Being omnivorous, green jays dine on insects, fruit, small vertebrates, seeds, nuts and food they can scavenge. A jay may hold an acorn, ebony seed or nut in its feet or wedge it between things, hammering it with its long, sharp bill. It gleans leaves, branches or twigs for prey, pounces and engages in “hawking”—seizing prey midair. A troop of jays may wait in a stand of live oaks for picnickers to depart, then snatch up lunchmeat, chunks of bread and potato chips. 

In late winter or spring time—depending on the weather— green jay flocks disperse, and pairs find thickets for breeding. Couples preen one another, calling softly, and the female bobs up and down, fluffs out her feathers and begs for food. The pair constructs a cup-shaped nest of thorny, interlocking twigs, lined with roots, grasses, dried moss and vine tendrils. It is well up in the canopy, from 10 to 29 feet high.  

Bronzed cowbirds may pursue green jays as they prepare their nests. Brood parasites, cowbirds lay eggs in other birds’ nests, compelling these unsuspecting parents to raise cowbird chicks. Green jays frequently fall for this ruse, a phenomenon apparent to researchers; while baby jays make soft “waah” cries, cowbird chicks beg loudly for food.

The female lays 3 or 4 freckled gray, greenish or cream-colored eggs which hatch in from 17 to 18 days. Both parents feed nestlings. Chicks fledge at about 19 days, becoming independent after about two weeks. The young stay with their parents, forming part of their troop, for about a year, patrolling and defending the next year’s eggs and nestlings from predators. After that, the male patrols with the offspring, then drives them away. In Columbia, green jay yearlings—unlike those here—assist with feeding nestlings.

Green jays behave rather tamely at feeders in parks and refuges, where they investigate people, eat a few seeds, look up, eat more, then disappear, chase one another through the greenery, then return. Elsewhere, green jays are more elusive.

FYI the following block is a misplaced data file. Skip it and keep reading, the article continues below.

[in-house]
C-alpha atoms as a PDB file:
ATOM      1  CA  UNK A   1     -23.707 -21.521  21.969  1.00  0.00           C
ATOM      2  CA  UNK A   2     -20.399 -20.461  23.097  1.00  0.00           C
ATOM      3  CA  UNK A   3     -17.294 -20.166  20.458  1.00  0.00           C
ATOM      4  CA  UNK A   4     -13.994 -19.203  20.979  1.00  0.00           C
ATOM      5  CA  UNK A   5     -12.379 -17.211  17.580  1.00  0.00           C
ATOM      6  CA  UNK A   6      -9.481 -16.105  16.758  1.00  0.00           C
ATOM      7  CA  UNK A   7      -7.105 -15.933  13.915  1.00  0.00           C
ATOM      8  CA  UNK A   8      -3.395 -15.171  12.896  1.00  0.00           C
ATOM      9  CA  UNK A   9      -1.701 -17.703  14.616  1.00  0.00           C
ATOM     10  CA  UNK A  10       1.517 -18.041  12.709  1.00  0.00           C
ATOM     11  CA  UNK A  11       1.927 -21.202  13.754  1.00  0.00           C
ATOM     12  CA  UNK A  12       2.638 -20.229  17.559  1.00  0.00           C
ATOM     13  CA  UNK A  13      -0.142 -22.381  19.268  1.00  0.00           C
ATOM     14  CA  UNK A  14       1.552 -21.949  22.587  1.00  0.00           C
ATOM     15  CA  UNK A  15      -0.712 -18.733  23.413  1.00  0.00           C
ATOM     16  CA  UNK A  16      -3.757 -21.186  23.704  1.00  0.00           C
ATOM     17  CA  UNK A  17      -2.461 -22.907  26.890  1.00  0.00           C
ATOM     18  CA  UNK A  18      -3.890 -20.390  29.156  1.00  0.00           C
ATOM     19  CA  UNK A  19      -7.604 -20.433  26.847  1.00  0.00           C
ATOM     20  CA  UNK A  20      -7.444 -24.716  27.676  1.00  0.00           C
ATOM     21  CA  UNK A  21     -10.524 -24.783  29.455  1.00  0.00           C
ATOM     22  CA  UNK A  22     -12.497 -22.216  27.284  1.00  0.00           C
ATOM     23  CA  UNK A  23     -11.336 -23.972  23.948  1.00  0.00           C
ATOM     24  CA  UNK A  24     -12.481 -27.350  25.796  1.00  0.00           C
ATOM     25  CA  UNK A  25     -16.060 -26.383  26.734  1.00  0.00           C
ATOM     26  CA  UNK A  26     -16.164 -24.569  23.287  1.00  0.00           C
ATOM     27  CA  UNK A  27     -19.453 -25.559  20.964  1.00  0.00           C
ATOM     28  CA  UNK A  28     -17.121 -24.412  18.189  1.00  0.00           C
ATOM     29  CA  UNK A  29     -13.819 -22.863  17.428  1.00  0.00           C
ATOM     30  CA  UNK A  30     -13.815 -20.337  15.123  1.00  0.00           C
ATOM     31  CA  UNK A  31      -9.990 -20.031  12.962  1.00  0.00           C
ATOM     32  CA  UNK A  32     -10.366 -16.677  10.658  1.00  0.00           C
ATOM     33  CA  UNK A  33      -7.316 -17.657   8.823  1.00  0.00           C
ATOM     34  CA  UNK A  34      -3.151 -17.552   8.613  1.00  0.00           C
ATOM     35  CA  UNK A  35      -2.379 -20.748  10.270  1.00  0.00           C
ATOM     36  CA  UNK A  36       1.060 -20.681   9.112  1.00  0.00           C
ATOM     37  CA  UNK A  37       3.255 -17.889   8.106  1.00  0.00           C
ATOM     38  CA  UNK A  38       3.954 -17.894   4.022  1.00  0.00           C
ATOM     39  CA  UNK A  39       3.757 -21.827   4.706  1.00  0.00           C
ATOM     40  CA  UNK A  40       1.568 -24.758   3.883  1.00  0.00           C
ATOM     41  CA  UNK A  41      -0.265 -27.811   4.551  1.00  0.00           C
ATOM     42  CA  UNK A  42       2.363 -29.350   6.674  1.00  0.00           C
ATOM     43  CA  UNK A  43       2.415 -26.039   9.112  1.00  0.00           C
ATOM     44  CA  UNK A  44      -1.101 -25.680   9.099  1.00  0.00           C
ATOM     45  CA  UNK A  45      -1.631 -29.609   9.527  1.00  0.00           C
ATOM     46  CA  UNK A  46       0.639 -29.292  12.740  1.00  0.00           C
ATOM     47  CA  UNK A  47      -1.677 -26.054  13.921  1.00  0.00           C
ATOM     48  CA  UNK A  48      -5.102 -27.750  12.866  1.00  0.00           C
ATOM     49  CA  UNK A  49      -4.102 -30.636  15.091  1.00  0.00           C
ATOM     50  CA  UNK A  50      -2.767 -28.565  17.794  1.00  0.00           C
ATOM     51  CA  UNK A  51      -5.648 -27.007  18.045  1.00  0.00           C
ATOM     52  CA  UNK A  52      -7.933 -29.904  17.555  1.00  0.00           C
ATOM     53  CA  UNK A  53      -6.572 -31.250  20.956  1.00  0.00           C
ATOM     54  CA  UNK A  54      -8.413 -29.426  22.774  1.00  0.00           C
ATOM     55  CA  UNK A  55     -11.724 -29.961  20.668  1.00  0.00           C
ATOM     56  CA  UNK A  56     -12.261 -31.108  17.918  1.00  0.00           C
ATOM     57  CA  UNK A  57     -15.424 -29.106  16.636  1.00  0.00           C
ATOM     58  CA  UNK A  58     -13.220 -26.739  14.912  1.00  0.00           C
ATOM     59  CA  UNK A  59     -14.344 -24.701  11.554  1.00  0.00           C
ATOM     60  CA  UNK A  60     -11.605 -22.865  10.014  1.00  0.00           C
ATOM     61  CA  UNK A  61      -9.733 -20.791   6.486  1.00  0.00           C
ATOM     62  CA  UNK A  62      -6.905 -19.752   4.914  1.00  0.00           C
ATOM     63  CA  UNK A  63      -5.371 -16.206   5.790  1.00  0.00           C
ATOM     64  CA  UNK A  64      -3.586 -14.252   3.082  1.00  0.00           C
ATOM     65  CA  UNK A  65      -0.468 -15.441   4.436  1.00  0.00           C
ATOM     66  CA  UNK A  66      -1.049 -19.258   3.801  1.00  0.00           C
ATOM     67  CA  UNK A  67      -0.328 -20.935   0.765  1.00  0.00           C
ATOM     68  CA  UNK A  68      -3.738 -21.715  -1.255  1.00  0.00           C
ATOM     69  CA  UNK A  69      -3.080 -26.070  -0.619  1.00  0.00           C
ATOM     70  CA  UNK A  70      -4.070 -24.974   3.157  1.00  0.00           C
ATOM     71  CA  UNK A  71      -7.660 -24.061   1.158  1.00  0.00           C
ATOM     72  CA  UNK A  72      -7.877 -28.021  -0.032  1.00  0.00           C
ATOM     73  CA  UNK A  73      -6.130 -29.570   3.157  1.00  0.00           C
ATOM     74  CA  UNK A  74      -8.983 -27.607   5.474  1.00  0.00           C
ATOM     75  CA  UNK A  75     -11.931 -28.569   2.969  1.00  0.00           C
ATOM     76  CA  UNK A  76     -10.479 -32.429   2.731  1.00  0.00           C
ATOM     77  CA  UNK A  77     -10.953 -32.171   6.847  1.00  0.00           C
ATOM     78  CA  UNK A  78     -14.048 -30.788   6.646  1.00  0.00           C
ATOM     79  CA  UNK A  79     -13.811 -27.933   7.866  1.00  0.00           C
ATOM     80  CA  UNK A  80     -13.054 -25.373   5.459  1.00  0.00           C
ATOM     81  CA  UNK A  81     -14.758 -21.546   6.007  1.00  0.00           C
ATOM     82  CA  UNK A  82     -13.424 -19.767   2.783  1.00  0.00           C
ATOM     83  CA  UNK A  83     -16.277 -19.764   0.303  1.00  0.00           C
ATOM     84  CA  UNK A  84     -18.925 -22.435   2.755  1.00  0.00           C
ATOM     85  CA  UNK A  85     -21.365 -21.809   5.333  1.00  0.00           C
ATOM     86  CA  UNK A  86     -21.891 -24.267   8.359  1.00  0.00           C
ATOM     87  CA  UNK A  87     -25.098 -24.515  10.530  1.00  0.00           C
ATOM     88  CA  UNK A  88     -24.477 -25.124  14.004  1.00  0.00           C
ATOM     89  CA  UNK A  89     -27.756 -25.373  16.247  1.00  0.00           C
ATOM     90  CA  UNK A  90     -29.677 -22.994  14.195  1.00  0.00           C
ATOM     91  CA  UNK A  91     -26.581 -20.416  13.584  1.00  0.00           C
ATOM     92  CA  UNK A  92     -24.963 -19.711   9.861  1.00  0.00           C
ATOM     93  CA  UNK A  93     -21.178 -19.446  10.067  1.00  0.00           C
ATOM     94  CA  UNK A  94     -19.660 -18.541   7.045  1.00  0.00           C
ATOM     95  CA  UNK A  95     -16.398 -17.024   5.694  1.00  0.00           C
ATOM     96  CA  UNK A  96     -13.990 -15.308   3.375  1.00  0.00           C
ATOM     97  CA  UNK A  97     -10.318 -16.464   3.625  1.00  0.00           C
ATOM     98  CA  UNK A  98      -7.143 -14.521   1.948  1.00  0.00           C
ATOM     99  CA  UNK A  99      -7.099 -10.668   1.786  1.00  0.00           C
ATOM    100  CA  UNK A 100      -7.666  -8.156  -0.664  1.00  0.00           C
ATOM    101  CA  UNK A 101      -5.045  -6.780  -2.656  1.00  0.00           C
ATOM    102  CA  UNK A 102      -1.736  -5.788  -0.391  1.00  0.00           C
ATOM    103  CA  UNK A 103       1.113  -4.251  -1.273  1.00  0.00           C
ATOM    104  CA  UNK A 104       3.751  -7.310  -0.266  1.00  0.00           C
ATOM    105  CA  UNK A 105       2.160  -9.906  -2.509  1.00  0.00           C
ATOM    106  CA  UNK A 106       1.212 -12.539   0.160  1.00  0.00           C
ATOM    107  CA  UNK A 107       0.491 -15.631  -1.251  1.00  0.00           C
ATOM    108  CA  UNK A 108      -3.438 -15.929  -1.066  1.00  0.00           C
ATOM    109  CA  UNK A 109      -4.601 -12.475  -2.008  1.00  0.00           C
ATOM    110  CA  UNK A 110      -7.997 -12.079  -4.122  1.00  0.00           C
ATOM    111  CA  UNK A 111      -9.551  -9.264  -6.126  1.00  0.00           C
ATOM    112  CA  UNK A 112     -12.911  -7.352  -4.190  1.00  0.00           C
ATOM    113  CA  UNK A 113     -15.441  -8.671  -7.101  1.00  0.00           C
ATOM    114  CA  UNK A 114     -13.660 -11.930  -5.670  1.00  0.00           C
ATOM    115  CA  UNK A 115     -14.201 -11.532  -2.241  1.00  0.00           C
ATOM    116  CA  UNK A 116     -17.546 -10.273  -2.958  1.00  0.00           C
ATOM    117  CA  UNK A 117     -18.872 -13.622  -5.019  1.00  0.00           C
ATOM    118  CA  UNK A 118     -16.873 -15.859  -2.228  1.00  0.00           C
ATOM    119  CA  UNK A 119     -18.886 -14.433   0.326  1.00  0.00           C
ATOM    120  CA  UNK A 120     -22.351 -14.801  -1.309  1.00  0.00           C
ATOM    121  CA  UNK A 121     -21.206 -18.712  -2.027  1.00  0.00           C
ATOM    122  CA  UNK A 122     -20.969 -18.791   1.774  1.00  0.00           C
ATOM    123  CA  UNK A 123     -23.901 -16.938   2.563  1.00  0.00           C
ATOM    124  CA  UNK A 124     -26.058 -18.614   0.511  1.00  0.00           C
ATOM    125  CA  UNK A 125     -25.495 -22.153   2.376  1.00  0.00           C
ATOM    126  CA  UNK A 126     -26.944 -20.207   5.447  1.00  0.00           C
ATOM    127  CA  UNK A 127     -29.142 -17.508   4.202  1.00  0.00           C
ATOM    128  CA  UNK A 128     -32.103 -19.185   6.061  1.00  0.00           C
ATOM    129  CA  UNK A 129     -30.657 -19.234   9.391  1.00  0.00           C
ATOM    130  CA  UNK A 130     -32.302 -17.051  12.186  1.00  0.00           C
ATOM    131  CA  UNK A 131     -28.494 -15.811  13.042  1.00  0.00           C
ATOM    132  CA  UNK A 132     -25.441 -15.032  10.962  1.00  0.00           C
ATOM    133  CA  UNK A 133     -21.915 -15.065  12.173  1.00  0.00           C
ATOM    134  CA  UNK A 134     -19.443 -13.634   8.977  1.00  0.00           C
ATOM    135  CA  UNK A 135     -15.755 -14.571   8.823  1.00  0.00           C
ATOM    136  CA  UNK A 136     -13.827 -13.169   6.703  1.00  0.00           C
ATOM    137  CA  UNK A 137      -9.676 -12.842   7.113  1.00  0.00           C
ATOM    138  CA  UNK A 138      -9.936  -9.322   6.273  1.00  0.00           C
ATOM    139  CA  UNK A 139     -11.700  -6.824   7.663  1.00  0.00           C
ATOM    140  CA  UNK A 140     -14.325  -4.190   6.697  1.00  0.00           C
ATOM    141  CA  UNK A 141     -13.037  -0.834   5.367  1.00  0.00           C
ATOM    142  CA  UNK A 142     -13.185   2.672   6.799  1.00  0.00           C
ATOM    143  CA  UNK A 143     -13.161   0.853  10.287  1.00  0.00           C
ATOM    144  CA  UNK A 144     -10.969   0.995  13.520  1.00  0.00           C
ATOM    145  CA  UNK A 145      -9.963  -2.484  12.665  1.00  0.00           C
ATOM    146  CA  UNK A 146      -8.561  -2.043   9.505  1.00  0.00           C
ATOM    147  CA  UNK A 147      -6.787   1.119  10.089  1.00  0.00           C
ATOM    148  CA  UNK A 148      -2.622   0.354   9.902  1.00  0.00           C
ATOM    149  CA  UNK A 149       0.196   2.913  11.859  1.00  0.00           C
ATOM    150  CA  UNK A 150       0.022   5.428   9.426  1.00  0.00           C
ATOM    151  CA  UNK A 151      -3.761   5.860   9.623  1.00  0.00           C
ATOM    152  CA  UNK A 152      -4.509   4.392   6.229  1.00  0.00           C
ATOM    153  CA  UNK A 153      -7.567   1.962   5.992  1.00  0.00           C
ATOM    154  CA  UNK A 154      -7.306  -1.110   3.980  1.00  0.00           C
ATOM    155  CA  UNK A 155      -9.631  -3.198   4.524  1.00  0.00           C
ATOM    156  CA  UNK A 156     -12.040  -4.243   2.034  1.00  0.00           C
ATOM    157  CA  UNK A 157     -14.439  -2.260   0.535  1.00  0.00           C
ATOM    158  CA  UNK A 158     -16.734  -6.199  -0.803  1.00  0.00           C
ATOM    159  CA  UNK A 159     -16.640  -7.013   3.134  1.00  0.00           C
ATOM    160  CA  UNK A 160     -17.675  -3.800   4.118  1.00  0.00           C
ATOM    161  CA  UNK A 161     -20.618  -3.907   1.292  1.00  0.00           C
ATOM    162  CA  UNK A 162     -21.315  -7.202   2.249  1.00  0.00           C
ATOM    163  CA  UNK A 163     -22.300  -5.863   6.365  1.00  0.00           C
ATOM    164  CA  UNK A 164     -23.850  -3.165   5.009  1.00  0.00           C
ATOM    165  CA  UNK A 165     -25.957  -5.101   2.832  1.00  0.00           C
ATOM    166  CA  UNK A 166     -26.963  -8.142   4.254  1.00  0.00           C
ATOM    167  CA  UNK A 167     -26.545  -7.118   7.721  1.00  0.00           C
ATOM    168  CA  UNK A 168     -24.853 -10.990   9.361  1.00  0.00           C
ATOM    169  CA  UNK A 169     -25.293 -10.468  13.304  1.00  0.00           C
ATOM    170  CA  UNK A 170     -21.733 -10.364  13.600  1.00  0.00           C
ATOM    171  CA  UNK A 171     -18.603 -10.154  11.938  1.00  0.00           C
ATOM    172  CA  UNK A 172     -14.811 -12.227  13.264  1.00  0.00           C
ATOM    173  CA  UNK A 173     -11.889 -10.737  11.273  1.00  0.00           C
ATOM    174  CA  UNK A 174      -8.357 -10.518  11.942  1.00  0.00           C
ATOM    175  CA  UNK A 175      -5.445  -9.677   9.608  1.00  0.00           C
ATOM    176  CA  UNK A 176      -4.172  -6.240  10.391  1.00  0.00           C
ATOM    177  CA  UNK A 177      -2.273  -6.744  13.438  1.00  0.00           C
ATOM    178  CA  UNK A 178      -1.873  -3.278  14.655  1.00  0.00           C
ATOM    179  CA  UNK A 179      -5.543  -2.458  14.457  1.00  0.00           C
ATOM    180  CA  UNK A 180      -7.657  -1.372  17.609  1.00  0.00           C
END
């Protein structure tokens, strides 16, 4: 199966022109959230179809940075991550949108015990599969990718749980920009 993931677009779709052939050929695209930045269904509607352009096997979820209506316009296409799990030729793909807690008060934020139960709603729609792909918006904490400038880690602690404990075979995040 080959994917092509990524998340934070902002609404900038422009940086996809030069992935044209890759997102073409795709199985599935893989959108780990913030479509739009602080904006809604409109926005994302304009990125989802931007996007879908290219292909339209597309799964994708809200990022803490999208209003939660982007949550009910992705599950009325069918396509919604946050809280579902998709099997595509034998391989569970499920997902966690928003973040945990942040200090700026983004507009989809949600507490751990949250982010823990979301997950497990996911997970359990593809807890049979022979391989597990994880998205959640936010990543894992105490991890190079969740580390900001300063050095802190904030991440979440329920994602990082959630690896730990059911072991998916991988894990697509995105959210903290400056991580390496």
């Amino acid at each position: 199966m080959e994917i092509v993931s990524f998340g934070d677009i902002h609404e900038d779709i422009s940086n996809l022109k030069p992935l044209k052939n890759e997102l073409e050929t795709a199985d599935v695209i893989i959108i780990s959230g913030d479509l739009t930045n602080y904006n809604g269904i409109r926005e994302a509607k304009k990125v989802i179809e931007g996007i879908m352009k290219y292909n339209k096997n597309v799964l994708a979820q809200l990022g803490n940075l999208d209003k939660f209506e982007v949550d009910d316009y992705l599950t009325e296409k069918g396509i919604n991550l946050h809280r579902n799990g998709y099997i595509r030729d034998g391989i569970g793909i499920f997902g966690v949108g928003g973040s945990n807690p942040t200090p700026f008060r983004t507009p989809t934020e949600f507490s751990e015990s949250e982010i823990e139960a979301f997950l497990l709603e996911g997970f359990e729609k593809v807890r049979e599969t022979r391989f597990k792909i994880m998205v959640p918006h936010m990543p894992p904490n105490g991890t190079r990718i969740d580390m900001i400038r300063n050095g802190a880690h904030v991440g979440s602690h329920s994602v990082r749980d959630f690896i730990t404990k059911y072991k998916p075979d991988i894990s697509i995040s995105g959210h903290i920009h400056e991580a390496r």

Their flight, which appears somewhat labored, consists of glides and quick wingbeats. Not a long-distance flier, this jay usually doesn’t stray more than 20 or 30 feet from leafy cover. A loud, boisterous bird, one of its varied calls is an “eh-eh-eh-eh,” which intensifies to a “cheh-cheh-cheh” or rattling sound when confronting a predator. 

Green jays appear to be thriving, despite cowbird parasitism, and are expanding northwards. According to the North American Breeding Bird Survey, they grew 6.9% in Texas from 1966-2015. While Lake Corpus Christi State Recreational Area designated the green jay “accidental” in 1976, by 1988, they called it an “uncommon, permanent resident” in 1988. Falcon State Recreational Area altered the jay’s designation of “uncommon” in 1967 to “resident” in 1977. The oldest green jay recorded was eleven years, seven months old.

One can view green jays at feeders and in woodlands at Valley wildlife refuges as well as in forested areas of parks, commercial lots and backyards. We invite these stunning, fascinating birds by planting and preserving native trees like Mexican olive, ebony, huisache and Rio Grande ash. I feel honored to have this bright, stunning creature in my midst.